Given the importance of Ghana’s road infrastructure to the country’s ongoing economic development, the government has been pouring extensive resources towards expanding motorway networks and connectivity. A major hurdle, however, is the ability of the country to fund and finance ongoing maintenance.
Provisional GDP estimates for 2011 released by the Ghana Statistical Service in mid-October estimated that the transport and storage sub-sector would see 7.1% growth this year, one of four services sub-sectors expected to see robust growth rates.
At a Transport Sector Performance Review Conference in late September, Alhaji Collins Dauda, the minister of transport, stressed the importance of local connectivity in underwriting Ghana’s ambition to consolidate its middle-income nation status.
Dausa also pointed to considerable progress made in the sector recently, including the Accra-Asaprochona-Tema suburban railway line, which extends from the industrial hub of Tema Harbour east to Accra and is 60% complete; and consultants are being hired to design and commence work on the expansion of the Takoradi Port, in the Western Region, to handle the expected increase in hydrocarbons shipping.
However, some of the biggest efforts of the government have been directed towards the roads network. Over the past decade the government has carried out a number of major road expansion projects in an effort to improve the quality of the main routes and increase inter-urban linkages. Road development in Ghana is overseen by three agencies within the Ministry of Roads and Highways (MoRH), namely the Ghana Highway Authority, the Department of Urban Roads and the Department of Feeder Roads.
As of the end of 2010 the road network covered 67,000 km in total, up substantially from 39,000 km in 2001. In 2010 alone the government finished work on the Ho-Fume, Sogakope-Adidome-Ho, Kumasi-Techiman, Doyormu-Prampram and Nkawkaw-Obemeng highway links; carried out routine maintenance on 3976 km of highways, 1716 km of feeder roads and 1680 km of urban roads; finished up major refurbishment projects on 444 km of highways, 522 km of feeder roads and 700 km of urban roads; and built eight bridges.
This feverish pace of development is expected to continue for the foreseeable future. The MoRH was awarded GHS354.1m ($220.93m) for road projects as part of the 2011 budget, which will go towards continuing work on a substantial number of ongoing projects and breaking ground on a variety of new developments.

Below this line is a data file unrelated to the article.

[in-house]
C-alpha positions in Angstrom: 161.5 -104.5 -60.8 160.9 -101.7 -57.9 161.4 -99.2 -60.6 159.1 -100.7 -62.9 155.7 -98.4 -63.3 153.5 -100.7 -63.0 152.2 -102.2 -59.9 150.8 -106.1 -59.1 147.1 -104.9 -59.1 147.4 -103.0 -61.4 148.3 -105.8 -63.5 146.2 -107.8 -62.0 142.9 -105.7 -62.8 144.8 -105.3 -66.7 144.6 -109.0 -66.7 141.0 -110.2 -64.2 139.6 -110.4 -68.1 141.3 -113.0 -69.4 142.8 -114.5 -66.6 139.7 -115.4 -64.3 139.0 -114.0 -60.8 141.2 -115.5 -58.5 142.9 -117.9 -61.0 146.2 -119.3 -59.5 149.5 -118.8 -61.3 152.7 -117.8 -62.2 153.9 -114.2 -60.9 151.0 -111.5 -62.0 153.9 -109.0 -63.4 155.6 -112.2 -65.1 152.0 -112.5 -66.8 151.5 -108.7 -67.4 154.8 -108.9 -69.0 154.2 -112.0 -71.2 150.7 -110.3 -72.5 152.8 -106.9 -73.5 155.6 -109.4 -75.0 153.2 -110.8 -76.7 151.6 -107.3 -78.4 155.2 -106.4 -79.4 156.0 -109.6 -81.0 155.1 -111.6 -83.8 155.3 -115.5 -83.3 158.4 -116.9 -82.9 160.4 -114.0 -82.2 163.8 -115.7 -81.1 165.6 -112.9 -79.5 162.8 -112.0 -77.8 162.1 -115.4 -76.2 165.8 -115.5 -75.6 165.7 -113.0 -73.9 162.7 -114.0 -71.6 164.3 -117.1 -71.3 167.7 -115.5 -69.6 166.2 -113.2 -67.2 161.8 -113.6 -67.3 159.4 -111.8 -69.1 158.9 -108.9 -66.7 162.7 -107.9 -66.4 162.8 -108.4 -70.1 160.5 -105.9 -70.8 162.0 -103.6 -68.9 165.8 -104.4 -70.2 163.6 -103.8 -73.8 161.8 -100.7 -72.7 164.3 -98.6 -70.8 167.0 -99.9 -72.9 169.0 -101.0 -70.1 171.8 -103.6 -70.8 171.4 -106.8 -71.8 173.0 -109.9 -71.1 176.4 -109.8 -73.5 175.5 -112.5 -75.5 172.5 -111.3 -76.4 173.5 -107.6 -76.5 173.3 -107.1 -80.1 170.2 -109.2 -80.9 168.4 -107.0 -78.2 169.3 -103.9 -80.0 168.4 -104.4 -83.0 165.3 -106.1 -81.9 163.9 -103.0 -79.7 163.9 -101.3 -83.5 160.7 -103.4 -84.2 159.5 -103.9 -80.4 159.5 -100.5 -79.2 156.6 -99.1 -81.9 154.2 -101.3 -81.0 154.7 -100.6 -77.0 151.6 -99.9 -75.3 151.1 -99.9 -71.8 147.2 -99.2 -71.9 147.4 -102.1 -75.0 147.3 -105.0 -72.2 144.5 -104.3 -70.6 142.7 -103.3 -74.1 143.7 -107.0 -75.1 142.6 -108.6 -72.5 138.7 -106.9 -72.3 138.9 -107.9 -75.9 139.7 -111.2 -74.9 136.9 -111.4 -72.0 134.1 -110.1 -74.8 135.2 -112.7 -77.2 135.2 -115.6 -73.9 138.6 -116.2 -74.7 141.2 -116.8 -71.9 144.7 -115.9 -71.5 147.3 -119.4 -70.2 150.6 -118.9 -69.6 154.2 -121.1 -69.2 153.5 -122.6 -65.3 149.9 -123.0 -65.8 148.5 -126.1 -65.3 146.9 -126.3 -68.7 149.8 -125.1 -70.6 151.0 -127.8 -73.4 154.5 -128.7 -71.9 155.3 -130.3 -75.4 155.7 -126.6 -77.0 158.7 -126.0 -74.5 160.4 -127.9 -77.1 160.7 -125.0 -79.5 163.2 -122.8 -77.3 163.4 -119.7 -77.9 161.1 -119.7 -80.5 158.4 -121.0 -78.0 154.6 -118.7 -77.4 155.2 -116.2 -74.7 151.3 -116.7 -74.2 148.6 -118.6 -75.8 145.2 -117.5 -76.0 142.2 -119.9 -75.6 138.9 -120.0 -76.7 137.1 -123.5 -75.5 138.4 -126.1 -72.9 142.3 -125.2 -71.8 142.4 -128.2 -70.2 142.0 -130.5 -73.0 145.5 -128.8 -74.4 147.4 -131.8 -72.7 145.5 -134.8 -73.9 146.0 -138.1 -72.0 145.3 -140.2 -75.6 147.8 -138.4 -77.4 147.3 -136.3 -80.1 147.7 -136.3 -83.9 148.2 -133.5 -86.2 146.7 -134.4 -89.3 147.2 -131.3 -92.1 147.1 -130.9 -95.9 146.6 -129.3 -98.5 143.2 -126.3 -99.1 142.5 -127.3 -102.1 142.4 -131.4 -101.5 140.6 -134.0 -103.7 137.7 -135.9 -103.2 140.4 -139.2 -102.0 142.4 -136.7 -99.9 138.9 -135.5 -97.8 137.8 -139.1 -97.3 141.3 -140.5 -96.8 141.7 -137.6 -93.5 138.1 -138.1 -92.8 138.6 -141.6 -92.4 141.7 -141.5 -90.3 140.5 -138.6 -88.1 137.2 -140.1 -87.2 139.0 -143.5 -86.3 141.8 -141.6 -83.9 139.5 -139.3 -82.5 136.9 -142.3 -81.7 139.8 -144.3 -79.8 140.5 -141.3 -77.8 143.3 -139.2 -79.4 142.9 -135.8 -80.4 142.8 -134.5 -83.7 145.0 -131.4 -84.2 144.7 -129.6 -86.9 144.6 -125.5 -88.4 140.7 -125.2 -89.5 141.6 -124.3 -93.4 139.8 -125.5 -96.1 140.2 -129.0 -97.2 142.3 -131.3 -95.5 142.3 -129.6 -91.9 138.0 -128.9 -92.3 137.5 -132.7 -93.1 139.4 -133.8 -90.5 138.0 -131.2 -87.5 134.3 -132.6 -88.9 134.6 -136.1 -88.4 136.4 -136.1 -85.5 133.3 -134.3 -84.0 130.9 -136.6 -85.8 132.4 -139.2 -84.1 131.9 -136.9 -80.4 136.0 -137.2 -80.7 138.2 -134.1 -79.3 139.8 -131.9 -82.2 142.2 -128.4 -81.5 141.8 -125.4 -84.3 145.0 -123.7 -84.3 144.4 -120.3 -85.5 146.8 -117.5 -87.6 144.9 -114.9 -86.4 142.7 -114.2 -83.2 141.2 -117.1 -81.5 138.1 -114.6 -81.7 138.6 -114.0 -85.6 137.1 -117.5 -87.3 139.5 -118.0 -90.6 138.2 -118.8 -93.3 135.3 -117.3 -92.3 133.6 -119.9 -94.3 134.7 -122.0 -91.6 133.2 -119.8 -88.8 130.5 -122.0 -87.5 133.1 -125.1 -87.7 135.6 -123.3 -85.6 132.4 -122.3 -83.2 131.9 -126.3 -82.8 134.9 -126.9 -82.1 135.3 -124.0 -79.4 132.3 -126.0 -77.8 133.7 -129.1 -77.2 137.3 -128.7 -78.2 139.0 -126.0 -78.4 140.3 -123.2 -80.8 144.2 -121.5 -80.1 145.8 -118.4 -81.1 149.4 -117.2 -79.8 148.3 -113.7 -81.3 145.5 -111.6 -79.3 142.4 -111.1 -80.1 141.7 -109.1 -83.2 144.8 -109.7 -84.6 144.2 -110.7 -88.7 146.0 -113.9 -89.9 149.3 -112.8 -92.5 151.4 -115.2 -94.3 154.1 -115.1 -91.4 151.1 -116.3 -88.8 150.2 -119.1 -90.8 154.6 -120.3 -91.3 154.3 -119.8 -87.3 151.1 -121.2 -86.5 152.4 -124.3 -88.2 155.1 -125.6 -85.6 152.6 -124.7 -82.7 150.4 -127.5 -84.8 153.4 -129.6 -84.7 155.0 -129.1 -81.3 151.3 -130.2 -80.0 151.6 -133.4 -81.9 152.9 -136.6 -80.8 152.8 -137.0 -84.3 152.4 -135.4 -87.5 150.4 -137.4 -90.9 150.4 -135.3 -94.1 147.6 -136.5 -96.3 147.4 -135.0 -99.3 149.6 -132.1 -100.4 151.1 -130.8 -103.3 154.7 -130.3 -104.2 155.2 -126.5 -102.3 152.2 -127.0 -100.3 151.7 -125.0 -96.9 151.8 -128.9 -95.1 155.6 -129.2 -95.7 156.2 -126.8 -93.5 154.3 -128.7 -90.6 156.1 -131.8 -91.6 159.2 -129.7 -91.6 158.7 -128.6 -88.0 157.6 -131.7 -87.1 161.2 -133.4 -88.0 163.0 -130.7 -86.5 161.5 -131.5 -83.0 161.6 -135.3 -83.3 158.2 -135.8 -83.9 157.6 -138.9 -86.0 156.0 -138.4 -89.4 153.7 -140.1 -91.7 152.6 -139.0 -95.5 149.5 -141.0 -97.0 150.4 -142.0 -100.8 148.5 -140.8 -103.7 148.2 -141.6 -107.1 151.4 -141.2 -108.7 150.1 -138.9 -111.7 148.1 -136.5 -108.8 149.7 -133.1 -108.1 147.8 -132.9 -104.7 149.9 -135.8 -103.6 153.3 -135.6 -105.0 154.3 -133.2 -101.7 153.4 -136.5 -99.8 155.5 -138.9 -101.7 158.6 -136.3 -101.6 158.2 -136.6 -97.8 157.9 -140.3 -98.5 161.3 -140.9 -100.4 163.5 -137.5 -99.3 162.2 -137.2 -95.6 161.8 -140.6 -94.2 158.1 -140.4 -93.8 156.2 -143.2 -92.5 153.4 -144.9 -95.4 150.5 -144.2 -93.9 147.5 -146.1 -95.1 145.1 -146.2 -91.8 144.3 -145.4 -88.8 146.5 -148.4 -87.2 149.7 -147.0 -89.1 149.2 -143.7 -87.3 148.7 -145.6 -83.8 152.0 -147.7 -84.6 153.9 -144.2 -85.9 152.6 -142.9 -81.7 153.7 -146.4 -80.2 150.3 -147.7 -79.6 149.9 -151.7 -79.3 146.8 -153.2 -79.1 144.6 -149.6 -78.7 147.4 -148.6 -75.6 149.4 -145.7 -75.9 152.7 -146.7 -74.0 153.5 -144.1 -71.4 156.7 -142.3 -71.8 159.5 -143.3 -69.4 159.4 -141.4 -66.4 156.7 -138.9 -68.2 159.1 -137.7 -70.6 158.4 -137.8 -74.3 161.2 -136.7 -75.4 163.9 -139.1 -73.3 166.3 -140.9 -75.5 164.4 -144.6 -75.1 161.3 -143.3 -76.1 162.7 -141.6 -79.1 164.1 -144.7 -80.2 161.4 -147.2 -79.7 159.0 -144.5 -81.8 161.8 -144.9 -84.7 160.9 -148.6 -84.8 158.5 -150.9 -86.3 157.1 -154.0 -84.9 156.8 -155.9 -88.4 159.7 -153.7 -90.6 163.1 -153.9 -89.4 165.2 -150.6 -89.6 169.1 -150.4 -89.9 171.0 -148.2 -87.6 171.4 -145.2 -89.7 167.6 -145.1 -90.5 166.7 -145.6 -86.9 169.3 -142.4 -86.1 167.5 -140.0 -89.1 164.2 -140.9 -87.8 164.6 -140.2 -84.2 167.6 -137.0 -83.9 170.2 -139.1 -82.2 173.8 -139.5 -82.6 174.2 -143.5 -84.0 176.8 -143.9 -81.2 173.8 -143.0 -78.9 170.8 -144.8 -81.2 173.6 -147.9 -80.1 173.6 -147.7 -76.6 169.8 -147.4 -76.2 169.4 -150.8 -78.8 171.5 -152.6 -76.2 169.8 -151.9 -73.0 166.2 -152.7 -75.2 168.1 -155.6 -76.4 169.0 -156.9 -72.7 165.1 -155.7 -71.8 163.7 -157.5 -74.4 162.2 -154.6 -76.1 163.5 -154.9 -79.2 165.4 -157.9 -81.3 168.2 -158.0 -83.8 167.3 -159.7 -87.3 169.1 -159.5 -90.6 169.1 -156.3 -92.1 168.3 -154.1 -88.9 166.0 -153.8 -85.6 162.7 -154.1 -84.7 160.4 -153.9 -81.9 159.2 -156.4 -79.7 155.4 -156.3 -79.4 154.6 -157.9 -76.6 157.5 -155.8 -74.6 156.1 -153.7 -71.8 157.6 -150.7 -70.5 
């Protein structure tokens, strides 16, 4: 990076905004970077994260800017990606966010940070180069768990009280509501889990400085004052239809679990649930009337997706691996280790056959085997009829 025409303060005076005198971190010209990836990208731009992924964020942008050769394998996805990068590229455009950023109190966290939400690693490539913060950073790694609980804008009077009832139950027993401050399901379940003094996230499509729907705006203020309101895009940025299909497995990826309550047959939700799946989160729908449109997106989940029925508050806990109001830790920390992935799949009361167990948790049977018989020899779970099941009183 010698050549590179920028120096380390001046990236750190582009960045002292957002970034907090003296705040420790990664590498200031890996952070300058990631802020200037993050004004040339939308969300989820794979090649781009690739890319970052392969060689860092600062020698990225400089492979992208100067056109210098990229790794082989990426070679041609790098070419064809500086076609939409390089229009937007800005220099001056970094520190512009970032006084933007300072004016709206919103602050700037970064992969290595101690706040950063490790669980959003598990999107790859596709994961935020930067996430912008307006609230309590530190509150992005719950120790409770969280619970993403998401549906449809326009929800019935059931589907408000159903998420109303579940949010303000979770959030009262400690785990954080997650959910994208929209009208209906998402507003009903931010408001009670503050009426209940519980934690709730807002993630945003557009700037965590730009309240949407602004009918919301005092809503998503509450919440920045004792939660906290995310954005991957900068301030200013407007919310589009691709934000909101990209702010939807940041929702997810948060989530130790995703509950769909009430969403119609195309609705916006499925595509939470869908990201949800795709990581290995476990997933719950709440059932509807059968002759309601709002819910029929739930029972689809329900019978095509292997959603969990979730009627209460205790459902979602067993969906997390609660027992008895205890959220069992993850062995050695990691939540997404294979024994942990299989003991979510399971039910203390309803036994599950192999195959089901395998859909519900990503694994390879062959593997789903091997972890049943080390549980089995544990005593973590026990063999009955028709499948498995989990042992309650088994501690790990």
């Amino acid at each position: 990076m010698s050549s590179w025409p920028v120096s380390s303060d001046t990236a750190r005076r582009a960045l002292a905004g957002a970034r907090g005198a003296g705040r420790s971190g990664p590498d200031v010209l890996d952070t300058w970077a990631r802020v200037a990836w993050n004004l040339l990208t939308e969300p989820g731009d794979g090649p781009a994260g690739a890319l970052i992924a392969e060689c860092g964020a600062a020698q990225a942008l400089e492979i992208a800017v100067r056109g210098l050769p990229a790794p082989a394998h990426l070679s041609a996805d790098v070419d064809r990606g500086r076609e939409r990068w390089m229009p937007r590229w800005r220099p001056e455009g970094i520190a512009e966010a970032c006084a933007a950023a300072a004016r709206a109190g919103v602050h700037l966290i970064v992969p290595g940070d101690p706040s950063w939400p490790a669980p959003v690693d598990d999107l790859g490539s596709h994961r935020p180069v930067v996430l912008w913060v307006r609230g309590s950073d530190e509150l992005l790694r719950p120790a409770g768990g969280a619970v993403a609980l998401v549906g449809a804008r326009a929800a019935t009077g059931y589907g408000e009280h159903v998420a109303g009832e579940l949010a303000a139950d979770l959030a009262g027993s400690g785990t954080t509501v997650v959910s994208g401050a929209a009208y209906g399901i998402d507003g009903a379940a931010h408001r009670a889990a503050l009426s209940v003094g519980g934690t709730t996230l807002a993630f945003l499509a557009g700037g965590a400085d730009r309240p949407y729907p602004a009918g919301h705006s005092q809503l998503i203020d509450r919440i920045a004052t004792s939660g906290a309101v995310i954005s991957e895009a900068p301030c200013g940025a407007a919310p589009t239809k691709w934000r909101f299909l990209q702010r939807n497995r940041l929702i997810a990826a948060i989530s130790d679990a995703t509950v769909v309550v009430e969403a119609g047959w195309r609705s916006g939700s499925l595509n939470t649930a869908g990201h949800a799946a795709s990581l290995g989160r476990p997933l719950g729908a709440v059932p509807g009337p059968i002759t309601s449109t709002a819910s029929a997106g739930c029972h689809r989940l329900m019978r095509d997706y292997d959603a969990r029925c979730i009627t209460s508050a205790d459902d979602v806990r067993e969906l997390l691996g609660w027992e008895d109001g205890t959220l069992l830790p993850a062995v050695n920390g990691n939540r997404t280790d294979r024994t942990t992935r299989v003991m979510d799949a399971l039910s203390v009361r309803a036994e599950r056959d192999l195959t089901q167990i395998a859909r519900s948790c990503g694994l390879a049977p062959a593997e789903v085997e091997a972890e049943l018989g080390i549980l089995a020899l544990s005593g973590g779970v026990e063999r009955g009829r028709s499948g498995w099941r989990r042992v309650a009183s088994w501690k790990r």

A handful of projects are expected to be completed by the end of 2011, including a 75-km trunk road between Agogo and Dome in the Ashanti region; a 14-km stretch of the N1 Highway, which links Tetteh Quarshie to Mallam Junction; and 346 km of feeder roads in rural agricultural areas.
Road projects in Ghana are funded by a wide variety of organisations and joint efforts between various national and international players, and the MoHR is funding a number of ongoing projects. The ministry is paying for the GHS37m ($23.09m) third phase of the 70-km Kpando-Worawora-Dambai highway project, for example, which is currently being carried out by Shinsung, a Korean firm.
Other projects that are currently being funded by the ministry include the 56-km Berekum-Sampa link; the 53.4-km Bamboi-Tinga link; and a 46-km stretch of the Sefwi-Asankragwa highway.
The MoHR and a variety of international organisations jointly fund a number of other ongoing projects. The ministry and the EU, for example, are currently joint investors in phase two of the 75-km Kumasi-Techiman project and a 62.4-km Axim Junction-Tarkwa link, both of which were nearing completion as of mid-2011. The ministry is also working with the African Development Bank on a GHS28.1m ($17.53m), 53.7-km link between Techiman and Apaaso and a GHS17.5m ($10.92m), 31.6-km stretch of the Akatsi-Aflao road.
But challenges have arisen in the maintenance and upkeep of the country’s roads. The Ghana Road Fund, for example, has incurred debts of GHS74.2m ($45.5m) despite an increase in the fund from GHS136m ($83.5m) in 2009 to GHS182m ($111.7m) in 2010. The rise in revenue was due to increases in road and bridge tolls and other fees, Joe Gidisu, the minister of roads and highways, said in mid-October. He also noted that the fund can only meet some 60% of the country’s road maintenance needs, leaving 40% of the network unattended.
“The cumulative effect of this backlog over a period of time can have adverse consequences on the road assets with its associated cost as delays in undertaking maintenance will put the roads into a state of disrepair which in the end will cost eight times the cost of maintenance,” he told local media.
This could have wider effects on the national economy as well. The agriculture sector, which accounted for around 35% of GDP in 2009, is entirely reliant on trucks to move produce from the country’s interior to ports on the Atlantic coast, where it can be exported to foreign markets.
The mining industry, another major economic contributor, similarly relies on the nation’s road network. All told, around 98% of Ghana’s freight traffic is carried by road. Similarly, some 95% of the nation’s passenger traffic travels on the road network.
As a result, Ghana’s close watch on overall transport infrastructure, particularly its road network, is an important component to overall economic growth. As long as funding is secure, transport’s overall impact on GDP is likely to rise into 2012.